Moreover, the invention includes a golf ball sized object in the form of a restricted flight practice golf ball made of an elastomeric material. The elastic nature of the ball allows it to deform as it is captured inside the ball-capturing cavity of the club head. The ability of the ball to deform allows the ball to lodge within the cavity rather than rebound free of it.
In operation, a method for teaching a proper golf swing comprises steps of providing the practice golf club having the club head with the ball striking face and the ball-capturing cavity within the club head. Providing the officially sized practice golf ball that will elastically deform as it lodges within the ball-capturing cavity and providing the playing surface with the integral golf tee for holding the practice golf ball within a swing plane of the practice golf club and placing the golf ball on the golf tee. The elongated shaft is preferably a conventional golf shaft, and can have conventional flex and torque characteristics. The grip is similarly of conventional construction. The elastomeric golf ball is placed on a tee. The golfer then uses the club as would be conventionally used. The goal is to swing the club so that the club face contacts the ball with the club face square to the intended swing path. If the club face returns to the ball in such fashion, and in proper orientation, the ball will become lodged in the cavity. If the swing causes the club face to return to the ball improperly, the ball will not enter the cavity. The golfer receives immediate feedback as to the swing fault. It has been found that numerous, correct swings with the inventive apparatus provides the muscle memory necessary to repeat the correct swing when a conventional club is used. The extraction tool provides a means for extracting the golf ball which becomes lodged in the ball capturing cavity so that the swing can be repeated a number of times.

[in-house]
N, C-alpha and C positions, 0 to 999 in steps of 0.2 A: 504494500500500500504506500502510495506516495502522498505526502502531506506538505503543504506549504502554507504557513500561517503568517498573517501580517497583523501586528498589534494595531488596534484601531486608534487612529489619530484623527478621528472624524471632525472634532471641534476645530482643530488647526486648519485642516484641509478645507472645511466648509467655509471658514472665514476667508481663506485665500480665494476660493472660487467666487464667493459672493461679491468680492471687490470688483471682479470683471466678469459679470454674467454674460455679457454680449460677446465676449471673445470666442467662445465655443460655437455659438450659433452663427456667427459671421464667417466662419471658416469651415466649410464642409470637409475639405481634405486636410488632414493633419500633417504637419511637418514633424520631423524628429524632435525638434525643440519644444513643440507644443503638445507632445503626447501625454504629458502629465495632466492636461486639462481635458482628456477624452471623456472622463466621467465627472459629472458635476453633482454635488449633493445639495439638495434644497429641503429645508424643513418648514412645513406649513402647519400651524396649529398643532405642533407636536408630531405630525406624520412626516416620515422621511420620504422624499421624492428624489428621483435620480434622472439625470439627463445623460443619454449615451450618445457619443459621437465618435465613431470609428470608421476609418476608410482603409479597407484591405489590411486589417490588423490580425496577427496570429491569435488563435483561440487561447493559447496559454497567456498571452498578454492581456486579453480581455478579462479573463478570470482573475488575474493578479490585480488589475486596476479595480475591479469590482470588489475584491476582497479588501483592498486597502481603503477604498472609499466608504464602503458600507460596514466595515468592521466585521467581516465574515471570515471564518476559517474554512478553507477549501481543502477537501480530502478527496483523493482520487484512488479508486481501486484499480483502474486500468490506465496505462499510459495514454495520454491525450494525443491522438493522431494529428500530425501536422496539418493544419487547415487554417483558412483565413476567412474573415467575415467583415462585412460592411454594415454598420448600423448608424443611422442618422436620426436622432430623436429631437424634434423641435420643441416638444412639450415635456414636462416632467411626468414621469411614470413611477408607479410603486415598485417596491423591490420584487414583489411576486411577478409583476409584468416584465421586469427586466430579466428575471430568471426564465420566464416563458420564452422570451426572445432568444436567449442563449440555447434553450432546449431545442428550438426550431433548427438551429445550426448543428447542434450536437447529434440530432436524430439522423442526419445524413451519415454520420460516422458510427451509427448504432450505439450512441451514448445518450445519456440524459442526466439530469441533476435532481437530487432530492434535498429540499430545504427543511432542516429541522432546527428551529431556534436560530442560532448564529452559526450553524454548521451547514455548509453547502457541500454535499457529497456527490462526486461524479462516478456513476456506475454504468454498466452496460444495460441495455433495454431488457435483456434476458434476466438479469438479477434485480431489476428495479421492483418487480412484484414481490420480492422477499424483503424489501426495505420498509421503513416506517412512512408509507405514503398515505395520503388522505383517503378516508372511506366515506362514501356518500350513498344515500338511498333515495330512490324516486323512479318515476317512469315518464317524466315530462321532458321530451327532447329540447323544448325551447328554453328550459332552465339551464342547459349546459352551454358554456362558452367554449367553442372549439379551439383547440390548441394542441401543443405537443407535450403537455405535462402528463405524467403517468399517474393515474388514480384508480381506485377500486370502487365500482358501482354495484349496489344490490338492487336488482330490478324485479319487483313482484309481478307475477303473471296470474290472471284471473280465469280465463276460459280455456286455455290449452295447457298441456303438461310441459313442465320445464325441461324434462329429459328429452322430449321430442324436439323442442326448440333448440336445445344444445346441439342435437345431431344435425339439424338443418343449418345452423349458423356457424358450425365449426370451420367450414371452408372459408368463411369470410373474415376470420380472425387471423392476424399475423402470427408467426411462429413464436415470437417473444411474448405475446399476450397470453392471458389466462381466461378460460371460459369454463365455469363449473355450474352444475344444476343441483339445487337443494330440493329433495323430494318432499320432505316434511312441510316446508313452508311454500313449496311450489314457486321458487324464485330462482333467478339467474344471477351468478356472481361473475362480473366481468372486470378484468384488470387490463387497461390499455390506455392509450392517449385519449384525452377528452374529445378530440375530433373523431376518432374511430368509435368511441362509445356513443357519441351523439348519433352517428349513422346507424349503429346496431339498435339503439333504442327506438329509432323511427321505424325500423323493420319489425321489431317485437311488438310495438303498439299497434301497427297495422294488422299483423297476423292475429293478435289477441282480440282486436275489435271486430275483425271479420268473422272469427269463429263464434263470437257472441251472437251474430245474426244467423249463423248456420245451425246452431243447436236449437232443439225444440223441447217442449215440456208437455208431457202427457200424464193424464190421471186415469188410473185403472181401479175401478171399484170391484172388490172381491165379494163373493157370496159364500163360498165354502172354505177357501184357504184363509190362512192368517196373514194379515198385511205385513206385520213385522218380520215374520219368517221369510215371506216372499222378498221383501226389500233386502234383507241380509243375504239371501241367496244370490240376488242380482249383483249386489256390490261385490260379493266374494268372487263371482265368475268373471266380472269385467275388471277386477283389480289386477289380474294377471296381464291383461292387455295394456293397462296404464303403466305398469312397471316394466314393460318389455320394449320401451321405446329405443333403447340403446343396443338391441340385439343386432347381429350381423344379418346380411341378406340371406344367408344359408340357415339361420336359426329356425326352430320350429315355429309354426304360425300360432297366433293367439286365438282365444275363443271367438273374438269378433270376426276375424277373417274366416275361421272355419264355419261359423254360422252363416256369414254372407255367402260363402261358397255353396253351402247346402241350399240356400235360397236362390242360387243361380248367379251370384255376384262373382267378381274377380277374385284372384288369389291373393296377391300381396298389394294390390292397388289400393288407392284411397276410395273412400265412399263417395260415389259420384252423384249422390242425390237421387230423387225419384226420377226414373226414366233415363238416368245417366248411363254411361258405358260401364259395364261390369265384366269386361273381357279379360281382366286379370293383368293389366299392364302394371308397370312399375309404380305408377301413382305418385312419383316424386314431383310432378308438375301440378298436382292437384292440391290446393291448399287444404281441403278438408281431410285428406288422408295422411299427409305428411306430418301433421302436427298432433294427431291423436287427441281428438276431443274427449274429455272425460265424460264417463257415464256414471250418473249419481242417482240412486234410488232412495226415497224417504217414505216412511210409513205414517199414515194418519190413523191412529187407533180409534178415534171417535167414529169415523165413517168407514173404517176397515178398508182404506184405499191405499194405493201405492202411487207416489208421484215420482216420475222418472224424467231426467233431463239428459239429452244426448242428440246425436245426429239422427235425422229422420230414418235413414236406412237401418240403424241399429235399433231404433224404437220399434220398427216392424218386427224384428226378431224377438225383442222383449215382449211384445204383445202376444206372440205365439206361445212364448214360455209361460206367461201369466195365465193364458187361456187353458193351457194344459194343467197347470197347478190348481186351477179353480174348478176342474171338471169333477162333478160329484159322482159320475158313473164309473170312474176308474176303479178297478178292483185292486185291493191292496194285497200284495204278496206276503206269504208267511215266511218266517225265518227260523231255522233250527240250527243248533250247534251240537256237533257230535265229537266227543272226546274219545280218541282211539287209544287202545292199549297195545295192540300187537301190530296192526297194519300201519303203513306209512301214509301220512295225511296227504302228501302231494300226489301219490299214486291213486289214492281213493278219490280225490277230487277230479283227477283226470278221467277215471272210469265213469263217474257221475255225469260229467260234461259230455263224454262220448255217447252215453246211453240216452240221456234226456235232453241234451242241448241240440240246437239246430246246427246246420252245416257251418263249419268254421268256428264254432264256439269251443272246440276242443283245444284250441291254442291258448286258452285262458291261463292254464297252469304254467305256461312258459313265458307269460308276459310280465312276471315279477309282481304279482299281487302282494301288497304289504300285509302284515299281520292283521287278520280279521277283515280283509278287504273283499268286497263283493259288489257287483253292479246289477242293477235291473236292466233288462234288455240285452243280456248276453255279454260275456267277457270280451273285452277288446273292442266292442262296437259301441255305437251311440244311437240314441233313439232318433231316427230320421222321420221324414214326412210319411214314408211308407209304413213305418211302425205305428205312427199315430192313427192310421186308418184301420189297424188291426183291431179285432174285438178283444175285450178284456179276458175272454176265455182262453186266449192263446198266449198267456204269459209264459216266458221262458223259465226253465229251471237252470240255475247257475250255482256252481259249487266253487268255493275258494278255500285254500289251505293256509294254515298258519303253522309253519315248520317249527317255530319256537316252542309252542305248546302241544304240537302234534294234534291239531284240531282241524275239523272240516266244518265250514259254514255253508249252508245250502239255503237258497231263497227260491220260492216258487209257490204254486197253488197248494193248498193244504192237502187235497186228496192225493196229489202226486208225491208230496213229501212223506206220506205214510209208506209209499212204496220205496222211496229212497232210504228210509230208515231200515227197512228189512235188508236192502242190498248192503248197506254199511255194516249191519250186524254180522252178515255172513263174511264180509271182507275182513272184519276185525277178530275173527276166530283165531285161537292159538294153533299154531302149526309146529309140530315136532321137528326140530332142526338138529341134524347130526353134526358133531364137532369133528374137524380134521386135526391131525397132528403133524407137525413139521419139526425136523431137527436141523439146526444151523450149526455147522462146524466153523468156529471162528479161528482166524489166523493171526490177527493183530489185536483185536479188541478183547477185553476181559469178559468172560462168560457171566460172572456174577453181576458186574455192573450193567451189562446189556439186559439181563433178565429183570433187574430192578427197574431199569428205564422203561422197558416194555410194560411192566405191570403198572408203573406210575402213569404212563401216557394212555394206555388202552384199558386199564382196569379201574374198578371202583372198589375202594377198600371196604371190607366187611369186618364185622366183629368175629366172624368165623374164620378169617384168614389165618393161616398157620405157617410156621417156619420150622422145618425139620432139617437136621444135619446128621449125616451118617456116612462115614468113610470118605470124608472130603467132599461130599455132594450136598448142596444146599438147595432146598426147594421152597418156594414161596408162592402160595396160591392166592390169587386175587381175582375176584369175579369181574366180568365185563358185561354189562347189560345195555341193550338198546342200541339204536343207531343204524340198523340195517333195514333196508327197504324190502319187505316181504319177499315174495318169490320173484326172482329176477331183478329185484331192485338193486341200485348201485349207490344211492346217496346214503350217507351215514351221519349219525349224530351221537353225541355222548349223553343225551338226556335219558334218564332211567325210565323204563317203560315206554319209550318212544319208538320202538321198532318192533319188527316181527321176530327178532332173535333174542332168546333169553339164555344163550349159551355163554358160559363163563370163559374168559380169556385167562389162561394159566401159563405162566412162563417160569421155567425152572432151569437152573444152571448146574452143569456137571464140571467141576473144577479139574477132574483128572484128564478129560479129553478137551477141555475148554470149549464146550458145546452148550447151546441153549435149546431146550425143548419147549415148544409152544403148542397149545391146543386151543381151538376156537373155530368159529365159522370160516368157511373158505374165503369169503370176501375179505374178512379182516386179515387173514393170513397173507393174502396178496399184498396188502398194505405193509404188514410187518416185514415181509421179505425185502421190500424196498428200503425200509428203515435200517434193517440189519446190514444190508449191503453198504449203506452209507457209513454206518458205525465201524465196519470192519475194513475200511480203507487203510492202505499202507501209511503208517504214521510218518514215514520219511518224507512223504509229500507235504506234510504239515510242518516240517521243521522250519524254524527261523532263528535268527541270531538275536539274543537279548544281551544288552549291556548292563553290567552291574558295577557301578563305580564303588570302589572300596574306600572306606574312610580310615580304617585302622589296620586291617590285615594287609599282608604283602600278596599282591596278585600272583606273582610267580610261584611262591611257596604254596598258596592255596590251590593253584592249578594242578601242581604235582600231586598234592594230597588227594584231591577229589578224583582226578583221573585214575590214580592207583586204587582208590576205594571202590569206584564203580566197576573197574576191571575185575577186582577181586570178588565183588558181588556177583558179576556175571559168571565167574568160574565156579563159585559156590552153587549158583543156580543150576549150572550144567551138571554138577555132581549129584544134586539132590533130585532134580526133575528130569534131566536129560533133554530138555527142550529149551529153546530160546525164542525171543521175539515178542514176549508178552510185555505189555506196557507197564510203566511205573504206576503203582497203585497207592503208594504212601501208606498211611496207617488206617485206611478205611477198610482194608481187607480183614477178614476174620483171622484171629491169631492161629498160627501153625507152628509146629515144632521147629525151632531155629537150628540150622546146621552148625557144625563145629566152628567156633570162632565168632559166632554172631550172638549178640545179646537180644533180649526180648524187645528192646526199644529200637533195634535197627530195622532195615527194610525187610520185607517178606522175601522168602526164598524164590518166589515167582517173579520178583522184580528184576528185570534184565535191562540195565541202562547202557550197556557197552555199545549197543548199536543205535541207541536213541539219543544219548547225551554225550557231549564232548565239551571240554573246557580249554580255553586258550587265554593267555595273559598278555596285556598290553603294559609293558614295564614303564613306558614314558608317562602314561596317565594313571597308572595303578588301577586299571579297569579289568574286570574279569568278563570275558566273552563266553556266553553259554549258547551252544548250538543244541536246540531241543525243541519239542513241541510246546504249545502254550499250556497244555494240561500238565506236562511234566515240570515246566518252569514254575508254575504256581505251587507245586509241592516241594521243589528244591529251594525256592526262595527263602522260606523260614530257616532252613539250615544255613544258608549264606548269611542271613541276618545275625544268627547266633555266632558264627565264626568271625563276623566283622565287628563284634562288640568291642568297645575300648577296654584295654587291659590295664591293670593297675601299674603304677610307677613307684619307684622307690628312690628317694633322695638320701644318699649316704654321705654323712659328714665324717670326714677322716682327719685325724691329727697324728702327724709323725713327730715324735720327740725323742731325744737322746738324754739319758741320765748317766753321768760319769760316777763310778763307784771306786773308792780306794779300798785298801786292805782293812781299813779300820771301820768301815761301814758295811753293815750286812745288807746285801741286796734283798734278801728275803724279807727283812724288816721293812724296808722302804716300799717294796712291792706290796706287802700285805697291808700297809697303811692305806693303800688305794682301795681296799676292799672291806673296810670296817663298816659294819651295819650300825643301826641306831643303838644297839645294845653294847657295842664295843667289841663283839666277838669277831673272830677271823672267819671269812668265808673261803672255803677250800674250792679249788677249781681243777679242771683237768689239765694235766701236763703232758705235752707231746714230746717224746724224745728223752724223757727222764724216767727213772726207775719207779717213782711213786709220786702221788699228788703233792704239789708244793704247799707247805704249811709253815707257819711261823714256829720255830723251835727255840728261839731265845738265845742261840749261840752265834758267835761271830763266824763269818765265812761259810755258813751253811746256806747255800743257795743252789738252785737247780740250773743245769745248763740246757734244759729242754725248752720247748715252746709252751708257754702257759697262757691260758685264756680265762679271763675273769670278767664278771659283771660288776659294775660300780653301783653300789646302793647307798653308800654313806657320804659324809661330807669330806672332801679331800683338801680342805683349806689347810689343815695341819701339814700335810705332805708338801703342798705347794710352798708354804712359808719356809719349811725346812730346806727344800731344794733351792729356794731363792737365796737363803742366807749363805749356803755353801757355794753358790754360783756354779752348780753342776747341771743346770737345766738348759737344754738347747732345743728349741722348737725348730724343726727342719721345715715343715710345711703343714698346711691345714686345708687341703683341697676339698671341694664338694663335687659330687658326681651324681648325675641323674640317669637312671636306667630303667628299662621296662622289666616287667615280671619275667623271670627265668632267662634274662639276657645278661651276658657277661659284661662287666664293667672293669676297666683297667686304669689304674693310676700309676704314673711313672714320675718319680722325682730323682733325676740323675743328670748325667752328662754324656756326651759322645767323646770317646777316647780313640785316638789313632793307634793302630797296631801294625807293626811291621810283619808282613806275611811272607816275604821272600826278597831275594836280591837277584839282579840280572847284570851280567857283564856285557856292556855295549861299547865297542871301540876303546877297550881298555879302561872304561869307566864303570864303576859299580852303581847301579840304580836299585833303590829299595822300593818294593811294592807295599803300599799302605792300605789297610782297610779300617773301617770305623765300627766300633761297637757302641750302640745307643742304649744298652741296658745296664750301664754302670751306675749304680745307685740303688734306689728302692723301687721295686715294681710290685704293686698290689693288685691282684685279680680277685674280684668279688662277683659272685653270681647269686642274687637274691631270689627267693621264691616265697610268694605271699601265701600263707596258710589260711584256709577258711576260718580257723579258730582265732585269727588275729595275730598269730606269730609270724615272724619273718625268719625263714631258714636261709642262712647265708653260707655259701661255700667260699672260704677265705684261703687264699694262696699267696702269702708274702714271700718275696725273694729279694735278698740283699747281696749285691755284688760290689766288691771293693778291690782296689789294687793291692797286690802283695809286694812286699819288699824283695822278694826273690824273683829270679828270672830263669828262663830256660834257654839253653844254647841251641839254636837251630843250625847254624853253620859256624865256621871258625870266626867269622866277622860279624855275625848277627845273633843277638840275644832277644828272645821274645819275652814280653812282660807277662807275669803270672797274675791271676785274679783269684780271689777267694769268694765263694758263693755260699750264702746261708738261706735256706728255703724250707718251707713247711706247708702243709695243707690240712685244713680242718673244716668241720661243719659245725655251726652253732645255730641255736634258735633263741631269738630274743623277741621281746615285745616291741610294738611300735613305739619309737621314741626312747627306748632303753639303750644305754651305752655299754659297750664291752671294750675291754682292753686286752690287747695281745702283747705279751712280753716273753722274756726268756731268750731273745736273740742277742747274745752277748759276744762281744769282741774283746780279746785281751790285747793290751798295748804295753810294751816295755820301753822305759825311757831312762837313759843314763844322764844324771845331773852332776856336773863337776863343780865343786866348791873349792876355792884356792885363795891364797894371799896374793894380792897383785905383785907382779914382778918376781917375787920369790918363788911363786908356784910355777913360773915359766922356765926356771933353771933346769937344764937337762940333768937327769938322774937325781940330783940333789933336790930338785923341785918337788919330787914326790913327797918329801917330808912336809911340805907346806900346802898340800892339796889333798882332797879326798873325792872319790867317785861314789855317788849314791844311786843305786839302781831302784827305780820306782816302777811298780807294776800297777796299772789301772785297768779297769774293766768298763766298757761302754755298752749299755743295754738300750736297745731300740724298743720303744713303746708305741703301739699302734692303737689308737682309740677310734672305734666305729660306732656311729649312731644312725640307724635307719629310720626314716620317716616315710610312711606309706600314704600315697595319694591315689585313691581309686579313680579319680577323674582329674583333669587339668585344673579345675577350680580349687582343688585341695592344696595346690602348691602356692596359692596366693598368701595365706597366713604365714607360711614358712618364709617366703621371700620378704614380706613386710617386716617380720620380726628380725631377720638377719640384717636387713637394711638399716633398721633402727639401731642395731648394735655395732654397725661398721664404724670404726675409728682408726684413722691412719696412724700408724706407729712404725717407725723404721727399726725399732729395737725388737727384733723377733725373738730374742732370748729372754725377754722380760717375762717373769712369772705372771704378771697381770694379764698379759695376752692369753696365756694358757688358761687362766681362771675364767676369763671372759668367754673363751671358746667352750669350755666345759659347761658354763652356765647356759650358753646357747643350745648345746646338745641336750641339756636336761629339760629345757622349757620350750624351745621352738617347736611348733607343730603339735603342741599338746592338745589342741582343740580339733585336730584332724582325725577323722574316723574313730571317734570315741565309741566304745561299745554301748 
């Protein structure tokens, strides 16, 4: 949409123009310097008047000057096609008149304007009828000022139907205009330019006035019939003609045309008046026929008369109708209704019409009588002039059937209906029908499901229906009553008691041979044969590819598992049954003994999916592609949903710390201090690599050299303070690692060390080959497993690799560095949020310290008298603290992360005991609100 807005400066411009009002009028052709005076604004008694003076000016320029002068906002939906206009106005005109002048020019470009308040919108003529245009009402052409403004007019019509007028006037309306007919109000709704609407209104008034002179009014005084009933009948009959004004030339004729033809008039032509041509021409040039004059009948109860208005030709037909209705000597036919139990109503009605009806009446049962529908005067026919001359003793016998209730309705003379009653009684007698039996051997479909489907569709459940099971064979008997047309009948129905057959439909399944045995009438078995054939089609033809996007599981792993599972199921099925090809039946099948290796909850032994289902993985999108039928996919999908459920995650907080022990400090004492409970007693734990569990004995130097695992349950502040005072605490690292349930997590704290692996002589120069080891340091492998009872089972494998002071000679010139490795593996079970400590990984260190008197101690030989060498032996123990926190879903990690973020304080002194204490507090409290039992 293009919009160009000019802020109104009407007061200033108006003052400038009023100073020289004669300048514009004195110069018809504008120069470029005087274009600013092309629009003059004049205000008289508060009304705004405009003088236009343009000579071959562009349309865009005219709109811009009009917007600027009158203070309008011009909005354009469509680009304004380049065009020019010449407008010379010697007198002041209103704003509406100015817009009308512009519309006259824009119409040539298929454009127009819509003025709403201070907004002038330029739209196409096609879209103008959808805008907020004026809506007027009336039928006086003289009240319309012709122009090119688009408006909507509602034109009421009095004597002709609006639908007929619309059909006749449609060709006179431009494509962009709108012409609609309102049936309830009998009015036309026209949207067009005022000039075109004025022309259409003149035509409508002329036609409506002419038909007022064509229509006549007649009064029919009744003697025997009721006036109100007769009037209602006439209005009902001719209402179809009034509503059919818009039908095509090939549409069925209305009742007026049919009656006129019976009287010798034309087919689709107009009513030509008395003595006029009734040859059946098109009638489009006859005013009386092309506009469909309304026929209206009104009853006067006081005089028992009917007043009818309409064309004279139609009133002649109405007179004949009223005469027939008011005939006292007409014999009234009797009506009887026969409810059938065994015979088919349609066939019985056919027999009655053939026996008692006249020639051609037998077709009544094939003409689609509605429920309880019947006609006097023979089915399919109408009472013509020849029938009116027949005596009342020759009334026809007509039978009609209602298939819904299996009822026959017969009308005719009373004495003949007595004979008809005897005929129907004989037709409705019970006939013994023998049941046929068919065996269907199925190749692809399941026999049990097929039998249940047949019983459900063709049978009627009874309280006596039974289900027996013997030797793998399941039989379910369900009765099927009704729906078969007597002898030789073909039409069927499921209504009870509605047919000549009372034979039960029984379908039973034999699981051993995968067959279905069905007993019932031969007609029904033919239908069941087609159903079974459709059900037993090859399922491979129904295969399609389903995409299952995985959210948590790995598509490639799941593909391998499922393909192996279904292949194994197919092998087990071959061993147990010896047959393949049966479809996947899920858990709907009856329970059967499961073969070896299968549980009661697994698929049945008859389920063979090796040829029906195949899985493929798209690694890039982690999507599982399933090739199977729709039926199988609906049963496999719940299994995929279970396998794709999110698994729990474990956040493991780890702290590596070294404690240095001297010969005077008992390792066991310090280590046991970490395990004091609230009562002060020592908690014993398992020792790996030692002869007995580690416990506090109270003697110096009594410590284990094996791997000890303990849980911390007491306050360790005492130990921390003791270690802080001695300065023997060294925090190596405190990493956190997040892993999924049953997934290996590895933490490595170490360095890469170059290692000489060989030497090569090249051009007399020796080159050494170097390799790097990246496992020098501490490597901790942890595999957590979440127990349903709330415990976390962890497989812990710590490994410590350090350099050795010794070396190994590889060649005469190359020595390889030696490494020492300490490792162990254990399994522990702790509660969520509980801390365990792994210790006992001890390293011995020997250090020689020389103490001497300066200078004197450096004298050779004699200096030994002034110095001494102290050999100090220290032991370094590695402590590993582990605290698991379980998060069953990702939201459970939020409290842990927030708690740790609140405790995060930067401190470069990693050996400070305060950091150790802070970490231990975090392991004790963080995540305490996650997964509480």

In the following description it is to be understood that descriptive terms and the like are words of convenience and are not to be construed as limiting terms. It is also to be understood that the illustrations are for the purpose of describing preferred embodiments of the invention and are not intended to limit the invention thereto.
Referring to the drawings and first to
Turning back to
It will be apparent to one skilled in the art that many modifications and variations can be made to the present invention without departing from its spirit and scope. Therefore, the invention is not to be limited by the description of the preferred embodiment but is to be limited only by the scope of the following claims.
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|Citing Patent||Filing date||Publication date||Applicant||Title|
|US20120058836 *||Aug 1, 2011||Mar 8, 2012||Menafra Michael S||Golf club and method for use to improve golf game|
|U.S. Classification||473/235, 473/349, 473/387, 473/280, 473/278, 473/409|
|International Classification||A63B53/04, A63B69/36|
|Cooperative Classification||A63B69/3632, A63B53/04, A63B53/0466|
|European Classification||A63B69/36D2, A63B53/04|
|Sep 20, 2007||AS||Assignment|
Owner name: FLUSHHIT GOLF, INC., NORTH CAROLINA
Free format text: ASSIGNMENT OF ASSIGNORS INTEREST;ASSIGNORS:SHRPSHIRE, JOSEPH D.;FUQUAY, JOHN;REEL/FRAME:019881/0020
Effective date: 20070907
|Mar 16, 2009||REMI||Maintenance fee reminder mailed|
|Sep 6, 2009||LAPS||Lapse for failure to pay maintenance fees|
|Oct 27, 2009||FP||Expired due to failure to pay maintenance fee|
Effective date: 20090906